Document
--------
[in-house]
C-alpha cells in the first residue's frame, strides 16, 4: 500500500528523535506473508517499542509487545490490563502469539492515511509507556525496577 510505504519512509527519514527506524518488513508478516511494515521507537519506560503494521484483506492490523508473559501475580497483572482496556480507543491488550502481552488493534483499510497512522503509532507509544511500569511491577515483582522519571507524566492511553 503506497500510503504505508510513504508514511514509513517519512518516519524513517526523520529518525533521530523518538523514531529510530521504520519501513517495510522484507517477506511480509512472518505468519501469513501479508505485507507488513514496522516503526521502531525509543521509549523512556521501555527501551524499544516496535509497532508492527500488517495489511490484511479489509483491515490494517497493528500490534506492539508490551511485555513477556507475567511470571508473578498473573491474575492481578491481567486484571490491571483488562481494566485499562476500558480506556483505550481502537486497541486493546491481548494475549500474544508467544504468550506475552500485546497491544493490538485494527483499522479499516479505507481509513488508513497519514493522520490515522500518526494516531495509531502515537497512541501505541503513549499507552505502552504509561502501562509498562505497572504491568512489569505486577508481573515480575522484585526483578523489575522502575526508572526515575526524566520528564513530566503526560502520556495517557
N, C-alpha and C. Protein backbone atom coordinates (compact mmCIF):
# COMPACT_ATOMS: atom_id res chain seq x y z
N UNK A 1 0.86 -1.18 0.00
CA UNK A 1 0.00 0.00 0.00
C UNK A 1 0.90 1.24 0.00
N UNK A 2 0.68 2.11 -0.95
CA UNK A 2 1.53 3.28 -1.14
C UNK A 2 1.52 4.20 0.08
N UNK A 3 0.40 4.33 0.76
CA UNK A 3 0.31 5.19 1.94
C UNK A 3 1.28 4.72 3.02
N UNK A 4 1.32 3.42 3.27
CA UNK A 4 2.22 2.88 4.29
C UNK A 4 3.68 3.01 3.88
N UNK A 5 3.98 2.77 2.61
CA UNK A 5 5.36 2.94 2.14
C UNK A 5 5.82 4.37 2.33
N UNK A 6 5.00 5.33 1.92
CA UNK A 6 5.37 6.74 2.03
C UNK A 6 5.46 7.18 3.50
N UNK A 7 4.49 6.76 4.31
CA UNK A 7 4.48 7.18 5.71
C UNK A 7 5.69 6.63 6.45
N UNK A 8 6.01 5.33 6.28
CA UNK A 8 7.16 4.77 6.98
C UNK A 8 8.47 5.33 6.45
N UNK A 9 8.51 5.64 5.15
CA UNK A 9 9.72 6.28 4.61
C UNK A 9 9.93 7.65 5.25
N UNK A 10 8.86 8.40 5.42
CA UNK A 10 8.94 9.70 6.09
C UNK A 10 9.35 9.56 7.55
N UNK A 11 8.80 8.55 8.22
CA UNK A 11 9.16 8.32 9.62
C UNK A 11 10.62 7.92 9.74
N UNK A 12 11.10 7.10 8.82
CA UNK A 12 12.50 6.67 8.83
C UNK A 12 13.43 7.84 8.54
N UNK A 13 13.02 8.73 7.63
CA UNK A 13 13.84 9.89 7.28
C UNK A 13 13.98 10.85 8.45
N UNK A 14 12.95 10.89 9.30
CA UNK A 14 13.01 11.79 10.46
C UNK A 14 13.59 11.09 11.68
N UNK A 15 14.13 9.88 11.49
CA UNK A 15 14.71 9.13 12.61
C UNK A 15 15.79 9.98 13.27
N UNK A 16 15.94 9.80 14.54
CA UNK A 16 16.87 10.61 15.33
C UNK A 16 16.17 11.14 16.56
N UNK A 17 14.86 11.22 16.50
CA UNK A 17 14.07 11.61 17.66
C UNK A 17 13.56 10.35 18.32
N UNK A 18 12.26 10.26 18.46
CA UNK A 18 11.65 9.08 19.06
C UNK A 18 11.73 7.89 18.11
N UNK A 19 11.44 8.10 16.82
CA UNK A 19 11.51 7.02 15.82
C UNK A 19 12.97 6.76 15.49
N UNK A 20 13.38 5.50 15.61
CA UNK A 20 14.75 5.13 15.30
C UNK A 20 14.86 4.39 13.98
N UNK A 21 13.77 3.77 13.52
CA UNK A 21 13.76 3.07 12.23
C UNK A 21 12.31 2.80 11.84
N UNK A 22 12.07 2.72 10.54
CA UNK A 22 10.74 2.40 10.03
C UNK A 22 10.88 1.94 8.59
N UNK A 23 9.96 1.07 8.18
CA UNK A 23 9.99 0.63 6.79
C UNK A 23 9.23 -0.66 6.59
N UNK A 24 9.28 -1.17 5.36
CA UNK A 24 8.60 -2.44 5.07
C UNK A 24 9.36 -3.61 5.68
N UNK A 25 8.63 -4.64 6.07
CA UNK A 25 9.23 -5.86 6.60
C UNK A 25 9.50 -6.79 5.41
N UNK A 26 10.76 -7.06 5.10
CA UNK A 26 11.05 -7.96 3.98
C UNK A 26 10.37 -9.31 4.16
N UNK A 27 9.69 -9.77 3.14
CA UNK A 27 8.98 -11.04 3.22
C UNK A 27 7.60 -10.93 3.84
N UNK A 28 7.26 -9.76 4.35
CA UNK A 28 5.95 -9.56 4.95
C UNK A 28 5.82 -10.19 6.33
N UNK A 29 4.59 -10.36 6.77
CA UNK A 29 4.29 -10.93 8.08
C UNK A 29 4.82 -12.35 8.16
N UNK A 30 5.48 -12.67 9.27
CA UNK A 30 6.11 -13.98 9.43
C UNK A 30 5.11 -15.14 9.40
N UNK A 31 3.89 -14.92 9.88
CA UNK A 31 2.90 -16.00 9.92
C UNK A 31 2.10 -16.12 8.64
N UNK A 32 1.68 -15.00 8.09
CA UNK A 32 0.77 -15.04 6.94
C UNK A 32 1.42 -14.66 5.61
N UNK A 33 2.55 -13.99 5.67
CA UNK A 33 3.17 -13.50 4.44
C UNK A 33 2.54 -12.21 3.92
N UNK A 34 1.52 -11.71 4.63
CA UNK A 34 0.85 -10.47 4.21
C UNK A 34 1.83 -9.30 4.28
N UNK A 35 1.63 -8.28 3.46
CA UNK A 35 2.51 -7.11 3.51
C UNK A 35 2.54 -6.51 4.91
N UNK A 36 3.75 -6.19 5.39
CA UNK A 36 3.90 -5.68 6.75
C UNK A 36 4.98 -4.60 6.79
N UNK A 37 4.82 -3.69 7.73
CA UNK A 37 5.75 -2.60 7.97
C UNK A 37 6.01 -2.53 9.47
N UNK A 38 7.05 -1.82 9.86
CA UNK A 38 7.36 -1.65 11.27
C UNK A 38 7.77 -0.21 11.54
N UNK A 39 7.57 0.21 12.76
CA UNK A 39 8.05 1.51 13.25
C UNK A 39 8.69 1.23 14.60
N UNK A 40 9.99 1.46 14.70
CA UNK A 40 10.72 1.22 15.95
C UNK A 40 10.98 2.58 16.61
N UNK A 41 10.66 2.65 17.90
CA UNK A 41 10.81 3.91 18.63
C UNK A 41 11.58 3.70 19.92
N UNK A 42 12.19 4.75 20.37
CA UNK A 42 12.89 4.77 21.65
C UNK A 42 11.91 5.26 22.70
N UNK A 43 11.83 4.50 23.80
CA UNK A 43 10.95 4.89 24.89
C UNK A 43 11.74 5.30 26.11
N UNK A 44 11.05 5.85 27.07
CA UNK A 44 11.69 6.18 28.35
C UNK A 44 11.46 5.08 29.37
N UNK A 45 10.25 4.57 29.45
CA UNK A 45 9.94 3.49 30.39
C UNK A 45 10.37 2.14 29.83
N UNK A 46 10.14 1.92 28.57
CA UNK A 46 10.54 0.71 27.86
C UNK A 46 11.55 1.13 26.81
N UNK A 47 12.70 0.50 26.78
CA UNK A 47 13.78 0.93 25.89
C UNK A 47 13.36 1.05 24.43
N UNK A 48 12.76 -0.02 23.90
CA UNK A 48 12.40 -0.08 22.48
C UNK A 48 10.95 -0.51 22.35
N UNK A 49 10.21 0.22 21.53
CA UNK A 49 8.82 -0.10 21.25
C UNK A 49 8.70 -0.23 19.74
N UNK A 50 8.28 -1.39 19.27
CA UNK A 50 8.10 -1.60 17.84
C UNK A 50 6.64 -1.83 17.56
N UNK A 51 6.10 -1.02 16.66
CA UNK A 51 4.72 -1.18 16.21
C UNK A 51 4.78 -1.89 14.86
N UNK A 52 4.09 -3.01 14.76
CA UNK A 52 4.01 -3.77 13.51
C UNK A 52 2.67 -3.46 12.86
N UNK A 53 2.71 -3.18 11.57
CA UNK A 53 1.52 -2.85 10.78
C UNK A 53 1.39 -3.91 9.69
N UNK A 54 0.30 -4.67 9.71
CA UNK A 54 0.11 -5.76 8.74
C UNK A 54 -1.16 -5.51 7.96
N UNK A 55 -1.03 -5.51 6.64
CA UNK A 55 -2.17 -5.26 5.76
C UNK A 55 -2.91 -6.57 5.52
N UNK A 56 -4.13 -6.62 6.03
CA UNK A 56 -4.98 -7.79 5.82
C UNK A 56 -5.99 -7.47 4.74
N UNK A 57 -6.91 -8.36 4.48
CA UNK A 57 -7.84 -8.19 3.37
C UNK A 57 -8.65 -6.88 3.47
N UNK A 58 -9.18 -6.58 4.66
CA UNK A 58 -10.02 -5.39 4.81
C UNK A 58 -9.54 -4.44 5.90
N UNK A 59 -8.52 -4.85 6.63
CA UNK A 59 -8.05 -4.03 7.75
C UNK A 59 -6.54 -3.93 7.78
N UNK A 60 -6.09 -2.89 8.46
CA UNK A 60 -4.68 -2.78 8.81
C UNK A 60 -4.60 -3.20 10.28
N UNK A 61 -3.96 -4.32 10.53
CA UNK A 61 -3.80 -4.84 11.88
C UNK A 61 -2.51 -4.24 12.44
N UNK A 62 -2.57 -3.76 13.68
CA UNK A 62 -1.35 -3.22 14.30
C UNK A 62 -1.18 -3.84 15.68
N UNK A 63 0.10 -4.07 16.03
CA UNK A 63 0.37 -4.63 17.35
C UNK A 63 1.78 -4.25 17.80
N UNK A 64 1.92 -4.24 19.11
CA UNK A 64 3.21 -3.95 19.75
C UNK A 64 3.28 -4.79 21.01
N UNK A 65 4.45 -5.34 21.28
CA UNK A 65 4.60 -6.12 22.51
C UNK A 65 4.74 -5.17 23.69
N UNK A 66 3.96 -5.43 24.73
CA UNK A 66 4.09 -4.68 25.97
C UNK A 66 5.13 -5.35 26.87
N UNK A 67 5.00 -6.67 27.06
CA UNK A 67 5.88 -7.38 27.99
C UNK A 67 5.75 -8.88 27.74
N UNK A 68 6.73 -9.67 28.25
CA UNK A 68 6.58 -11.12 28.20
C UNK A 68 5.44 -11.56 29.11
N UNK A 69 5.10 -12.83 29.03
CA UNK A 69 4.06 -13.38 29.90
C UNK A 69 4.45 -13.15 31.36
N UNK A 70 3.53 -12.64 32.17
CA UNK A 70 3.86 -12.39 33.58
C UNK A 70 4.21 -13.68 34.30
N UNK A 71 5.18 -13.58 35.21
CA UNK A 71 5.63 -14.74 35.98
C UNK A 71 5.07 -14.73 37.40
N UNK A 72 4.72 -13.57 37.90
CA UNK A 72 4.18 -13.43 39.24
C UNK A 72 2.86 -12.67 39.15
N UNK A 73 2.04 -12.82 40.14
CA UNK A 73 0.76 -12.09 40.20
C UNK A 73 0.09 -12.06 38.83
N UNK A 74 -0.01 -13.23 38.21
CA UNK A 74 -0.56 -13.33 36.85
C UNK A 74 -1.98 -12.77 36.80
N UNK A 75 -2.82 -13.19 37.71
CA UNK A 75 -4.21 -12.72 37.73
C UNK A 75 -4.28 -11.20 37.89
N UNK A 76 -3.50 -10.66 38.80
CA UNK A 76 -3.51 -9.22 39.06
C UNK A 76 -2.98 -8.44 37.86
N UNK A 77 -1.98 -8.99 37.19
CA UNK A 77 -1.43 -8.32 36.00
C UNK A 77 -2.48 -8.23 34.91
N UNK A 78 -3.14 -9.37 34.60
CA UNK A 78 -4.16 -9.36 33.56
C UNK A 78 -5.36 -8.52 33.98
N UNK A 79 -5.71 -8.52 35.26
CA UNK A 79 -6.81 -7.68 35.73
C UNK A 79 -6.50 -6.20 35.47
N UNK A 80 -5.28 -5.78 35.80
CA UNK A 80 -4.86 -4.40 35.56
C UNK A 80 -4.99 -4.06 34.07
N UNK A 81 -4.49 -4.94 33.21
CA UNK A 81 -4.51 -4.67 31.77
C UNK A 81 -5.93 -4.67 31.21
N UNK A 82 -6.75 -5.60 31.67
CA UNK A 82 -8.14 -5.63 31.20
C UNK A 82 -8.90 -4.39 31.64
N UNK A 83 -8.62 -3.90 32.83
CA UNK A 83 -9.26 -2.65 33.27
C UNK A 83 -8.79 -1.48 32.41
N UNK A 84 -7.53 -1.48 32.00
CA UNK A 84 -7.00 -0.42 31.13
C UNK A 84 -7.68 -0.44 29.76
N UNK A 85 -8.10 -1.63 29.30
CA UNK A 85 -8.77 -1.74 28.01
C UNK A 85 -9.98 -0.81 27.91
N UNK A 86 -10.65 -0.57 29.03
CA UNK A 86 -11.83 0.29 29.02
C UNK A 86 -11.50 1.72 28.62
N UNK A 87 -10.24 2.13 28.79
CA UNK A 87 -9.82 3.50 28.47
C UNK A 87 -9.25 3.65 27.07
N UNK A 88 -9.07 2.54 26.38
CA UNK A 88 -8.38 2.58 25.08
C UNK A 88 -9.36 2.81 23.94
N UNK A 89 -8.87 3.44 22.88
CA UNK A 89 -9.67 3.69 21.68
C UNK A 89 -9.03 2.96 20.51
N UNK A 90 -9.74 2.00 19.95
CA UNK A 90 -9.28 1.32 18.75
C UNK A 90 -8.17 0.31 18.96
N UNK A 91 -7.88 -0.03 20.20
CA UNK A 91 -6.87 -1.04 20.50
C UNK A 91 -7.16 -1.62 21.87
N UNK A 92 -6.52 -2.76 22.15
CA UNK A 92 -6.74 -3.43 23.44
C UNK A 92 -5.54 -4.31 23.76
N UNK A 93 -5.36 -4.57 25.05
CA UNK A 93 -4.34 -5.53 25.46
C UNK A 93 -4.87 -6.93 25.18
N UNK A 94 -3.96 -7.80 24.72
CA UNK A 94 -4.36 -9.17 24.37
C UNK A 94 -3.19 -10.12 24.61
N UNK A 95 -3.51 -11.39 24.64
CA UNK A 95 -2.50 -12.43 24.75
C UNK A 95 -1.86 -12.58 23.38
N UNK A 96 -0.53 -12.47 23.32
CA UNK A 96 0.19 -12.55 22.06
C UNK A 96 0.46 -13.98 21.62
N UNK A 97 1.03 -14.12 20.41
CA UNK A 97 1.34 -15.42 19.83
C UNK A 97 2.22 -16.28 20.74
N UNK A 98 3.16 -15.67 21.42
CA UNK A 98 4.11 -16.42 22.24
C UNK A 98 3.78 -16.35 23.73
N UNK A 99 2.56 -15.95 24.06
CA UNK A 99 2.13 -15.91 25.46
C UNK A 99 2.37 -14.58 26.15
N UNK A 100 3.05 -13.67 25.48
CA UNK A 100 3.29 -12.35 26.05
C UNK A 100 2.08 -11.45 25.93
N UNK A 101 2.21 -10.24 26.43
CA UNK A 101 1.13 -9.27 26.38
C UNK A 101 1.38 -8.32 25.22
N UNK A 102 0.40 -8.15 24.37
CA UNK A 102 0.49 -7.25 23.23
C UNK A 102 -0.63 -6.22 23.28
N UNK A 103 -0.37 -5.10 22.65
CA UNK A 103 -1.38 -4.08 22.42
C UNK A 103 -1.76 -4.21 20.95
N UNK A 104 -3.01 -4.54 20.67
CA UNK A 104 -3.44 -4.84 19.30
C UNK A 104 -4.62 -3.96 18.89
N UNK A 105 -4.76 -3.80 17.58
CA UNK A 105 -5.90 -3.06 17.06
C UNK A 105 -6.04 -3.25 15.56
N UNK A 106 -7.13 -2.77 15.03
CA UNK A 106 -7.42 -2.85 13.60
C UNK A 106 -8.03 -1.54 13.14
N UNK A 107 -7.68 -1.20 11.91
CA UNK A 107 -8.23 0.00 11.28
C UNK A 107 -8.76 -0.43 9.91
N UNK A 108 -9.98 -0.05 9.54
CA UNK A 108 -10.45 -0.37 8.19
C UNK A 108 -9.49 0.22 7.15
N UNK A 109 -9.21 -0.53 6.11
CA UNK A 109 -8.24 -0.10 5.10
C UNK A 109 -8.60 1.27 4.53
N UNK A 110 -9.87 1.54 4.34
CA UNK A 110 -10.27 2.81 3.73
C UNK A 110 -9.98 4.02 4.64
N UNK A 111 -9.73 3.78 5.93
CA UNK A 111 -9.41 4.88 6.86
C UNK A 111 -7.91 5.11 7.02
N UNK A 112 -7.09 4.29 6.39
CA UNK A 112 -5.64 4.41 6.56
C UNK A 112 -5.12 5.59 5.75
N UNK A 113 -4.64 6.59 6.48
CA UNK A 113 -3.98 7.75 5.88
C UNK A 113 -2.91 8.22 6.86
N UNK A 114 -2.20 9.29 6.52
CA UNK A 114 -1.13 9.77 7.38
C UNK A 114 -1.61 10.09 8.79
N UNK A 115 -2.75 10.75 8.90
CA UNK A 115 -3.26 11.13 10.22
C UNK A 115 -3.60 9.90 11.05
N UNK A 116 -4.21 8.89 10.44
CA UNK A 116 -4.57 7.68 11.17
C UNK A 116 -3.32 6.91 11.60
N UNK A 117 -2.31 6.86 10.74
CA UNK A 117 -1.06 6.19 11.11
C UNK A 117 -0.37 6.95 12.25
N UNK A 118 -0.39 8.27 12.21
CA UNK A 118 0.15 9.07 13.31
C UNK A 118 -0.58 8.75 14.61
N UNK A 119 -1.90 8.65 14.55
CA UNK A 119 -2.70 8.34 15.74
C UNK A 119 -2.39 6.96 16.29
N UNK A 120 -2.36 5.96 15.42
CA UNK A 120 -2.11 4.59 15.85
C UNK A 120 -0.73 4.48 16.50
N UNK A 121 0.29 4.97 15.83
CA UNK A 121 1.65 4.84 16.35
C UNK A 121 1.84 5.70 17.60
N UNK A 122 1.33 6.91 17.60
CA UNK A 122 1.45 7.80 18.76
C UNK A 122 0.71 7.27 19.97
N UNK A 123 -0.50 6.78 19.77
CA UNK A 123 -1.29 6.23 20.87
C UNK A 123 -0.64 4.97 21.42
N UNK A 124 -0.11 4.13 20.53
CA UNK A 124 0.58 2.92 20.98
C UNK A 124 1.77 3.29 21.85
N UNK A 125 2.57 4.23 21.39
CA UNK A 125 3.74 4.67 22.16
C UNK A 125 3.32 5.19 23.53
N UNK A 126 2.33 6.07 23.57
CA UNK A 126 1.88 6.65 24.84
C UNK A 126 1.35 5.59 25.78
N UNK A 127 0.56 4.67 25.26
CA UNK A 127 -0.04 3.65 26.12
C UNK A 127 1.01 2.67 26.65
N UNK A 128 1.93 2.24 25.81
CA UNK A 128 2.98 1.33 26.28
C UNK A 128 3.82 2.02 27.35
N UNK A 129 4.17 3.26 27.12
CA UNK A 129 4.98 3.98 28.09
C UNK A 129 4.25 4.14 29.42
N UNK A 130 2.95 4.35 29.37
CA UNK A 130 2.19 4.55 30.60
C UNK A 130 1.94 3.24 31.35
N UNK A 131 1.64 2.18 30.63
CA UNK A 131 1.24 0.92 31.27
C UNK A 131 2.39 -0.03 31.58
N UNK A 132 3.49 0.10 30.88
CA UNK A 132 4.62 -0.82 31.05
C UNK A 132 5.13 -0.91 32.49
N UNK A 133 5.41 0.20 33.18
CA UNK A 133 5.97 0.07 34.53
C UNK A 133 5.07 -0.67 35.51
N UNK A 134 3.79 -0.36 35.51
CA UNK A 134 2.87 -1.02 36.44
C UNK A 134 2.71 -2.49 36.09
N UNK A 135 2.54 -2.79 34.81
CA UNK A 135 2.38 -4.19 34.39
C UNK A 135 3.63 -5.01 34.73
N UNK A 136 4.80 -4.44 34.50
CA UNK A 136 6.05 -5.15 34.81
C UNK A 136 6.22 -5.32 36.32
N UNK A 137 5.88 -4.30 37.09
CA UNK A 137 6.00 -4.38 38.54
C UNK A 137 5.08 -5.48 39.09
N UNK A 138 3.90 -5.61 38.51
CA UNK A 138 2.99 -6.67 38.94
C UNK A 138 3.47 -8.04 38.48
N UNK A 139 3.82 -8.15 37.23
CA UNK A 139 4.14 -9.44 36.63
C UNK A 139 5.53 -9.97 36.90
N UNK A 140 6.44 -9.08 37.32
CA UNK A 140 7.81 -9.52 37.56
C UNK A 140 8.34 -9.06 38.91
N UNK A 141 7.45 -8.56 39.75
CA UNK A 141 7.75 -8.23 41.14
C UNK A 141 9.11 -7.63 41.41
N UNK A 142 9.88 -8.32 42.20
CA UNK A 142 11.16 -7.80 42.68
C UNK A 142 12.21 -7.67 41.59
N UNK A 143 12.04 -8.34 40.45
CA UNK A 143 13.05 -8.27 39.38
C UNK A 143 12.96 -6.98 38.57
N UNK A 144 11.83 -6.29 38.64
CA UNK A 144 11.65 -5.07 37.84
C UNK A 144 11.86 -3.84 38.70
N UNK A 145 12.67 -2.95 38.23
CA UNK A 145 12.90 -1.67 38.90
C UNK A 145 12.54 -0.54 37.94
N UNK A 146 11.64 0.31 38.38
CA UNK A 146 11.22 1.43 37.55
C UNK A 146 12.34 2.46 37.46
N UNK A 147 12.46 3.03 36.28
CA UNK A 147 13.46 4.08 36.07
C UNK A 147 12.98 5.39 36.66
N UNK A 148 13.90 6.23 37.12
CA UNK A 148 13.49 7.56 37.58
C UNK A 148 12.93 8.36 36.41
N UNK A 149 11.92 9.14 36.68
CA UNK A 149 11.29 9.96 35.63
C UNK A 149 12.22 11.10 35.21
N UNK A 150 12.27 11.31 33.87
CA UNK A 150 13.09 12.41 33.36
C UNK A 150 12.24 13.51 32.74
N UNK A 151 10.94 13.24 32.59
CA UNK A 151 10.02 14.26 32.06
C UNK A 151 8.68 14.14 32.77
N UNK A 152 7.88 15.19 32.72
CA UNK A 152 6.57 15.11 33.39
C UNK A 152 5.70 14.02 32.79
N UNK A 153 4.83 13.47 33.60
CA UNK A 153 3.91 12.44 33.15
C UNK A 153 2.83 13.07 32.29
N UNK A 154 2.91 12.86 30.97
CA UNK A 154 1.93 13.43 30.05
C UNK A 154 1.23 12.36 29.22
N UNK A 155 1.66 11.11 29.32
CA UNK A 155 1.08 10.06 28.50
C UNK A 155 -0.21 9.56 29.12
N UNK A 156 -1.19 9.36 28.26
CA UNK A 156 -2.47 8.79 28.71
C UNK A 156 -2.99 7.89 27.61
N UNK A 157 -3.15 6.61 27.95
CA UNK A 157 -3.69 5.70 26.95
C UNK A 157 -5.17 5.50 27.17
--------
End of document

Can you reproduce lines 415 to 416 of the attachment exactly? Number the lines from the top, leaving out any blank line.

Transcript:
C UNK A 137 5.08 -5.48 39.09
N UNK A 138 3.90 -5.61 38.51